Her daughter squeals at the attention.
Me, I’m sitting there sickened by them. I was already in a bad mood, totally exhausted from months of disrupted sleep; but still, this is just too much this time.
“Weeeeeee! Weeeeee! UP goes my gorgeous girl!! The most GORGEOUS baby in the world!”
I smile politely, fighting the urge to grab one of her pistoning arms and hiss, “HEY – I kiss my baby too, you know. LOTS. Just not right NOW.”
Said baby, Fin, is on the rug beside me. He looks on as Sandra and Kelly, in their coordinated outfits, commence with some gleeful wrestling.
I don’t know what to say. It’s like they’re having a moment, but the moment goes on and on. I look down at my six-month-old son and wonder if I’ve depressed him by not cooing enough; by not wrestling him enough; by not generating enough hyperbole around him.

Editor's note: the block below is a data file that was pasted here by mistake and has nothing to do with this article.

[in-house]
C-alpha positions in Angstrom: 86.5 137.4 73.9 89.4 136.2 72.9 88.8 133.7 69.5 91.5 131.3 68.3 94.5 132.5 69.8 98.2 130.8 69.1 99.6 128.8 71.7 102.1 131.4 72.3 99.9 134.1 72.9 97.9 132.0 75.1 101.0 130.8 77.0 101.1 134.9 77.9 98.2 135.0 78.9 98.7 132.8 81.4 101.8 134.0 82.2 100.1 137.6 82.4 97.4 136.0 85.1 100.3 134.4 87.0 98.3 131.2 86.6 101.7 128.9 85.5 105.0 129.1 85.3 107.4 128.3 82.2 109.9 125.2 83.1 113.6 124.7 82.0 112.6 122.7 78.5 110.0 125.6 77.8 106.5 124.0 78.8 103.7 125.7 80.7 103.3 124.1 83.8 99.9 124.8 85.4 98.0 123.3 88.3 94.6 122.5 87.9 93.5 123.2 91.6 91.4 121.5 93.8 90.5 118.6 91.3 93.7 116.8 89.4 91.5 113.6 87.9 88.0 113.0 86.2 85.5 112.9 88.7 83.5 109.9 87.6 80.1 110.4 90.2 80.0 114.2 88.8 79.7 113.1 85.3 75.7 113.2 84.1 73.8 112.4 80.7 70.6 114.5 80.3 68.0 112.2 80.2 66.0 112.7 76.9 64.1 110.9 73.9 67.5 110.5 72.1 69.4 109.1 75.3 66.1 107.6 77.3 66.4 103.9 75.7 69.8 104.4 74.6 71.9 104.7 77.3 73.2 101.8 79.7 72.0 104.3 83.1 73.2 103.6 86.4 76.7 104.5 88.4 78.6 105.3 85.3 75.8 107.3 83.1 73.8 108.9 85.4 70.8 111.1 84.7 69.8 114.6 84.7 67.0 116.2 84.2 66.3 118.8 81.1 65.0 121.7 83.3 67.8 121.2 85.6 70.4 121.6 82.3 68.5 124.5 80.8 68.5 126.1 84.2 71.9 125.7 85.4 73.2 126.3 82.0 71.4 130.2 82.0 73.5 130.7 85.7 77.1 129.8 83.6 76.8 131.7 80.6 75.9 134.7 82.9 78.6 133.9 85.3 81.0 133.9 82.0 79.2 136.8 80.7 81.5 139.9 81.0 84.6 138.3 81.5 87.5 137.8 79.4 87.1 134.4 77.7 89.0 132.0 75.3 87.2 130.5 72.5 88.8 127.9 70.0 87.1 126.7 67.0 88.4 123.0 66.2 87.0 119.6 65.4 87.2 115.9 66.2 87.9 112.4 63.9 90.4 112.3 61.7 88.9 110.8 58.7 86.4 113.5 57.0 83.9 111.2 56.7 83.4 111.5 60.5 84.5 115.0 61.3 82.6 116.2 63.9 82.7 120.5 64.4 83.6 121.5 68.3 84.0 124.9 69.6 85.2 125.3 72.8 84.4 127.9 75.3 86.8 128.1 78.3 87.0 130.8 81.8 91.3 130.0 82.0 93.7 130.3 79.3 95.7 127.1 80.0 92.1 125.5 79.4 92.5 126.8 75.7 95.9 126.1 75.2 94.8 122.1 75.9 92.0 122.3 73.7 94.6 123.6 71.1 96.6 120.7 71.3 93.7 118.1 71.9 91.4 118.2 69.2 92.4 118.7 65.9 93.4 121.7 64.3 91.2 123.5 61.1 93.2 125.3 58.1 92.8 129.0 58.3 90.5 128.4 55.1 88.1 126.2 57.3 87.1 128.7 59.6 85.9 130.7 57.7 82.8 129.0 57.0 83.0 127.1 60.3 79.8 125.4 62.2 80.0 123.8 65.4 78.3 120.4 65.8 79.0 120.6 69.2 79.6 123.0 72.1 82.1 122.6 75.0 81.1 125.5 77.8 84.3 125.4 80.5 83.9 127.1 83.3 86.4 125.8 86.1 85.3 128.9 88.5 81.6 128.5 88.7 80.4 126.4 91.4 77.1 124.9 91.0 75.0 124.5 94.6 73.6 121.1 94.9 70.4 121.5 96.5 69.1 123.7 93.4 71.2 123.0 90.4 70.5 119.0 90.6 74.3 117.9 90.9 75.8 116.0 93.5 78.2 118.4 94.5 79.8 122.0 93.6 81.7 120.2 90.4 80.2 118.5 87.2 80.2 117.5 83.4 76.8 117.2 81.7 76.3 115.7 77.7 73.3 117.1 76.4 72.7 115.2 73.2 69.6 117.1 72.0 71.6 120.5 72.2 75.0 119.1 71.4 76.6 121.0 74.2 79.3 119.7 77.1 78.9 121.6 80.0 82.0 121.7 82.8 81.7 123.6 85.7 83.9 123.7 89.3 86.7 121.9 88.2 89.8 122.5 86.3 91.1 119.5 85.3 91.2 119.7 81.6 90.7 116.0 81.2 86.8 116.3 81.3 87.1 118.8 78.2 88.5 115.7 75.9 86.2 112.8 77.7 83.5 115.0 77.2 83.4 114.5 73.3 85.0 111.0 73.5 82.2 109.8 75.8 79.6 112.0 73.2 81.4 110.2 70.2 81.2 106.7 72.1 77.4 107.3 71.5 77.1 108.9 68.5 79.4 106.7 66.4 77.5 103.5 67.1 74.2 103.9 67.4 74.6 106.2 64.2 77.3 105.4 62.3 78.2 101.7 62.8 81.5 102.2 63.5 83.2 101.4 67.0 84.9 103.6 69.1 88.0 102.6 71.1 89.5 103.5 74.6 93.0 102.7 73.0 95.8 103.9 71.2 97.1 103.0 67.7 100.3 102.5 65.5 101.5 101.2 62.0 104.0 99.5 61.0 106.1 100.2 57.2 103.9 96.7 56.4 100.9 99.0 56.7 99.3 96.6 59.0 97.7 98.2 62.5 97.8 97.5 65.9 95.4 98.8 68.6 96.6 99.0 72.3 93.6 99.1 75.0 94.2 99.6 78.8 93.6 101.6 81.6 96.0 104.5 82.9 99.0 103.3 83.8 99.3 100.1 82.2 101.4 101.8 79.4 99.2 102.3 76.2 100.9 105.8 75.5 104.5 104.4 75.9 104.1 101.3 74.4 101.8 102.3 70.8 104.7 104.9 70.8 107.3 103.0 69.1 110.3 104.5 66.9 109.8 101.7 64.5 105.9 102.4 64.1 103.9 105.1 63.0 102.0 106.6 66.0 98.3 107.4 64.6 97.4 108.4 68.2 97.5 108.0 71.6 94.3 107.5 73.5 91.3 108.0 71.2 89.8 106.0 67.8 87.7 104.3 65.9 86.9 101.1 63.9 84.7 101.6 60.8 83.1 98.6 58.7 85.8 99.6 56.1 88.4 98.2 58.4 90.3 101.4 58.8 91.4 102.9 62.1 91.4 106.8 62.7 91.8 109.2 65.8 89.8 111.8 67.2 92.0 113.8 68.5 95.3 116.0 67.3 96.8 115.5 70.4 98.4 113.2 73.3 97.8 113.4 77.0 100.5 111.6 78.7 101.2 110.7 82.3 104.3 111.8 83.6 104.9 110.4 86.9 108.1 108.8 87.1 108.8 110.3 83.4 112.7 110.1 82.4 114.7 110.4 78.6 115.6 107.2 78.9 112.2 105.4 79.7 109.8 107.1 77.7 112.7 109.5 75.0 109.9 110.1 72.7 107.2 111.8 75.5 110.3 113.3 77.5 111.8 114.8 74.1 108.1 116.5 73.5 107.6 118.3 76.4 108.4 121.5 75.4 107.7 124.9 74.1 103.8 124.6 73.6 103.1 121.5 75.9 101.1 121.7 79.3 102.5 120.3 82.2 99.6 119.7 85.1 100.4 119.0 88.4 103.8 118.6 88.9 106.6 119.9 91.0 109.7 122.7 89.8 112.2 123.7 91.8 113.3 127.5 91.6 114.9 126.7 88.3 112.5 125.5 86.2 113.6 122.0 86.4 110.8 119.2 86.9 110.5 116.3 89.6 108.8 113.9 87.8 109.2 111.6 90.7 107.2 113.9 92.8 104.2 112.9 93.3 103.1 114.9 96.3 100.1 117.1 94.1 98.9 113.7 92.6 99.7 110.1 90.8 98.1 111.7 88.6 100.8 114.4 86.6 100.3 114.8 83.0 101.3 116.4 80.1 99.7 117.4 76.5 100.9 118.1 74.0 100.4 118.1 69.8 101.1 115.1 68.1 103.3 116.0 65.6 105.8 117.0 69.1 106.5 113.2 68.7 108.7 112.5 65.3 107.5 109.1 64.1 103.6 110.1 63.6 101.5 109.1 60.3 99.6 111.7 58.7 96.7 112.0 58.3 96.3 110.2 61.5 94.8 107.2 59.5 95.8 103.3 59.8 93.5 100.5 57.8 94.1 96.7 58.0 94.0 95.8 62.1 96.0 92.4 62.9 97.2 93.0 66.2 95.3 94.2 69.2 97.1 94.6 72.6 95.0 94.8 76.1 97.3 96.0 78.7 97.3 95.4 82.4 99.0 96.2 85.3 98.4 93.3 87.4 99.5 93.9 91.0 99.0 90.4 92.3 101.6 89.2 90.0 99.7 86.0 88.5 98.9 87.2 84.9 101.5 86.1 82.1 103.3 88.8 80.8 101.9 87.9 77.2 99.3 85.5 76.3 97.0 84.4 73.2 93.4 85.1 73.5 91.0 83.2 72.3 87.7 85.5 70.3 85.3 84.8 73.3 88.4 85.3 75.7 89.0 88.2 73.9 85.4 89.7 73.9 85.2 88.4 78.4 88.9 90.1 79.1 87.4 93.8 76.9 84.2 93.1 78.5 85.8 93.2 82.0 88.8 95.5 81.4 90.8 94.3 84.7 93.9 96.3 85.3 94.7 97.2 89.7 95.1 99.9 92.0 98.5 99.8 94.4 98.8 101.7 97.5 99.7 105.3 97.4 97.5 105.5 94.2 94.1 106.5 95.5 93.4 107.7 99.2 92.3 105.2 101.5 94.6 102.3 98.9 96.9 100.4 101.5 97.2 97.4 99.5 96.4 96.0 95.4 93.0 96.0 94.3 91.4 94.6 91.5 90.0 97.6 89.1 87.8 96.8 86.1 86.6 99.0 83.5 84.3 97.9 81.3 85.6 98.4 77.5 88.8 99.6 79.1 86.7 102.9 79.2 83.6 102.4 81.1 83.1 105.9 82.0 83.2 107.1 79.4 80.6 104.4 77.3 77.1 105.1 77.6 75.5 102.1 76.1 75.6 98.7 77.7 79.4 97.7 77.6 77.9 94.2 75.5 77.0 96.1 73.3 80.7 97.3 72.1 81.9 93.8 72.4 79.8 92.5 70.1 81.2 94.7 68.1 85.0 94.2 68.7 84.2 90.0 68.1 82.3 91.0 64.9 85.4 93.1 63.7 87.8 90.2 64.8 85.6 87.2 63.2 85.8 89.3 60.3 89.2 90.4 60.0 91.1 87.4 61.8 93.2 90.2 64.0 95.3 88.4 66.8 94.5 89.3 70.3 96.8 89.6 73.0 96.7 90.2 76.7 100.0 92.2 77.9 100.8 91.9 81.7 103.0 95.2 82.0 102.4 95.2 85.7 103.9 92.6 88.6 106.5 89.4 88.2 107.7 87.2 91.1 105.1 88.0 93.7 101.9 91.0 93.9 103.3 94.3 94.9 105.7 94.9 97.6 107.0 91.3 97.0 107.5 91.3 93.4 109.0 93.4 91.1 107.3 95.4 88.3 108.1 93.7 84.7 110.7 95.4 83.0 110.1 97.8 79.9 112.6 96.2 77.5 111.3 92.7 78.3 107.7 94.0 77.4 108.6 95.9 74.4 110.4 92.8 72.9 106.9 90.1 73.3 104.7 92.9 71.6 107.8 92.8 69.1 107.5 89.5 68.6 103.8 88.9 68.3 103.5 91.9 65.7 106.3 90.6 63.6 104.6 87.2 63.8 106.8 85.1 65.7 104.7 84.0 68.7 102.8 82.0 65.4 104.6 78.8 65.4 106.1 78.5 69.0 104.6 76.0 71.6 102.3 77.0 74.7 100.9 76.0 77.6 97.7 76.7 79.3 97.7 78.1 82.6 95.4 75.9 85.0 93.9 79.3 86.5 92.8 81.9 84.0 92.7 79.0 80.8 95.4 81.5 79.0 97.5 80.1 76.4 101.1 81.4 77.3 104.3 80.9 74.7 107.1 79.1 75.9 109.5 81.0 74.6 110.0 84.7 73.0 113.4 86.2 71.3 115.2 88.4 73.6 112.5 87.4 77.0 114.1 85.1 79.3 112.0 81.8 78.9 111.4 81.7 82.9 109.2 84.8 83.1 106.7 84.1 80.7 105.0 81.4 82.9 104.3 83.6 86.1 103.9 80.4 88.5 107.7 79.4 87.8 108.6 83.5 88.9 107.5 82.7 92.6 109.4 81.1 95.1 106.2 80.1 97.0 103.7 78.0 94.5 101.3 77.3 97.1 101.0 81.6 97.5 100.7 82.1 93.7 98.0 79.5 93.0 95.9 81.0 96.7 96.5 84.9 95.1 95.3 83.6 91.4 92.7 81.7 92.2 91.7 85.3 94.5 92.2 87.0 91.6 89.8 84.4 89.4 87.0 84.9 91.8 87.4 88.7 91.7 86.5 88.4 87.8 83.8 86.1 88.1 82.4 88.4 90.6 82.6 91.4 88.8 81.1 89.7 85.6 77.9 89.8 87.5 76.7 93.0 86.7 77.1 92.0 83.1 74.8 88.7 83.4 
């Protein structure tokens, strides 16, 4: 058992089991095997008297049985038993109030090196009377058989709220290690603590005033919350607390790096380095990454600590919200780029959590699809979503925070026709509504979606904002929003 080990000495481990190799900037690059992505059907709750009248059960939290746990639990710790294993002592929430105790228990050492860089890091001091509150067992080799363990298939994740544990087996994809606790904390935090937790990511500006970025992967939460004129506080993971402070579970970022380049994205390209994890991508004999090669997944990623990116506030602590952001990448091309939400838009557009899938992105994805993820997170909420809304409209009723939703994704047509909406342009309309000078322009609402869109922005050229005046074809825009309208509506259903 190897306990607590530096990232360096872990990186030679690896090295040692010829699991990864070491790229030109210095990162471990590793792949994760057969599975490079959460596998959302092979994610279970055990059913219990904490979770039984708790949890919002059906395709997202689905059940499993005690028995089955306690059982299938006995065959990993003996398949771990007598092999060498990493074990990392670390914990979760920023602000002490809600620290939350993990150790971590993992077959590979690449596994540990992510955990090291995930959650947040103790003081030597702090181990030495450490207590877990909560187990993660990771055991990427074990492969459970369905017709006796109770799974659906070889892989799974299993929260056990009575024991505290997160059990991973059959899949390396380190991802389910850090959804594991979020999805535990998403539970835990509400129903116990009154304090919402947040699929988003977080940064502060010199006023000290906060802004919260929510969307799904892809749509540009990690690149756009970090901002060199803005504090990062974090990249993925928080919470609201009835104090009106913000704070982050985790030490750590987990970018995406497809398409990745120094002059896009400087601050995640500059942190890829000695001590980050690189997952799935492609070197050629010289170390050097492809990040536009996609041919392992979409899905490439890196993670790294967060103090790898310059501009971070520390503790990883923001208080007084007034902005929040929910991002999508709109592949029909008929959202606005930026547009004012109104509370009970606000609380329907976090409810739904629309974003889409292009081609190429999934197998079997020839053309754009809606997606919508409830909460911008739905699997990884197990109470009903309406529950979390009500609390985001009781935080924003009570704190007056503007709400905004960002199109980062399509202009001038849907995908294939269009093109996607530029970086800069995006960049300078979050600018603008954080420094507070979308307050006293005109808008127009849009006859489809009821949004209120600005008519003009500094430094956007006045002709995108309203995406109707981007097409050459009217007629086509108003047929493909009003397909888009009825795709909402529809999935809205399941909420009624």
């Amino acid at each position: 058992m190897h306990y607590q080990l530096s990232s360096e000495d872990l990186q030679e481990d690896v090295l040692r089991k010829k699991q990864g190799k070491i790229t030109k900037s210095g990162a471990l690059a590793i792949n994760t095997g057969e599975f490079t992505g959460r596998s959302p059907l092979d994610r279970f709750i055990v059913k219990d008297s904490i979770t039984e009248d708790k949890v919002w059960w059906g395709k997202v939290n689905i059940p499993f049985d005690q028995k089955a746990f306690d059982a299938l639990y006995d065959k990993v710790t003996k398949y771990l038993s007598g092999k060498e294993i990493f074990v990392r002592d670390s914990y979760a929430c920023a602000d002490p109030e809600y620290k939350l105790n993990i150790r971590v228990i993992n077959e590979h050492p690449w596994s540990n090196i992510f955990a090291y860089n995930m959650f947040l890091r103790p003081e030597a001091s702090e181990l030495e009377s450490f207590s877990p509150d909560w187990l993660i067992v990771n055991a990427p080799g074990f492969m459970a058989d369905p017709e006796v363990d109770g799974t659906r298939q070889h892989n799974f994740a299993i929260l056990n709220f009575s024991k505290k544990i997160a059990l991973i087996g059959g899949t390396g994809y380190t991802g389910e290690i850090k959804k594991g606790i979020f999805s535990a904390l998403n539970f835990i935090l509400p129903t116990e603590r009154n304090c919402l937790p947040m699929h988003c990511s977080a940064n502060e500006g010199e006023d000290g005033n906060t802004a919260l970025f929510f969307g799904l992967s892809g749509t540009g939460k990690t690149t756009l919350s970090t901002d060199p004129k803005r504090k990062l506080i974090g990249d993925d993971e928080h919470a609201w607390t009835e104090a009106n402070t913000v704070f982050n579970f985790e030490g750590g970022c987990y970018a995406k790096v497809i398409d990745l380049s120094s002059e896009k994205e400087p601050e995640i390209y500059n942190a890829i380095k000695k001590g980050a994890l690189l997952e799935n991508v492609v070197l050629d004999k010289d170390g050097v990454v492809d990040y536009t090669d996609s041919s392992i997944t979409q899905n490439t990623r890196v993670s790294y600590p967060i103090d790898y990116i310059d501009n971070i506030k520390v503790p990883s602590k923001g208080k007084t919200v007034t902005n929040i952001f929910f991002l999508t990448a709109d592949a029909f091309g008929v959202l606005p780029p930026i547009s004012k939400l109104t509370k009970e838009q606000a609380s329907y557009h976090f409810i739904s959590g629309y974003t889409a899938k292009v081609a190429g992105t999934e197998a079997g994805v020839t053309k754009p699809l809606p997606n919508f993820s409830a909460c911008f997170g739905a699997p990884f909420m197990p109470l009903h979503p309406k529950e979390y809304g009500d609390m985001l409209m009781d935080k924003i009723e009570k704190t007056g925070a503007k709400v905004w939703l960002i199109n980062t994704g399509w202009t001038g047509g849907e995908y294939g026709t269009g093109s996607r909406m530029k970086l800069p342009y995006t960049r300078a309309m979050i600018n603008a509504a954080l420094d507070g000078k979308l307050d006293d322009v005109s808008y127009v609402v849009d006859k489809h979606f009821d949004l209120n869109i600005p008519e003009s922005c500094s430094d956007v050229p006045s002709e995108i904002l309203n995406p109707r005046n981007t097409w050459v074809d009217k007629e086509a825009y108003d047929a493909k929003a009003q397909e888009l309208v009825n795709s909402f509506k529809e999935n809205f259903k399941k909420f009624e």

Sandra and Kelly finally rest, panting like – dare I say it – spent lovers. And I kind of feel like I’ve been trapped in a honeymoon suite watching friends make out. To break the tension, I groan loudly and stretch.
“Oh MAN, I am t-i-r-e-d.”
“You look a bit run-down,” Sandra says. “You okay?”
“Yeah, yeah . . . Just the usual stuff, you know . . . motherhood. . .”
“Phew. . . motherhood, right?”
“Mm,” she says, distracted.
I get the distinct feeling Sandra hasn’t been struggling much with motherhood lately. I’m ashamed to admit I have a pang of nostalgia for when she used to complain, and didn’t slather her daughter with all this manic adoration.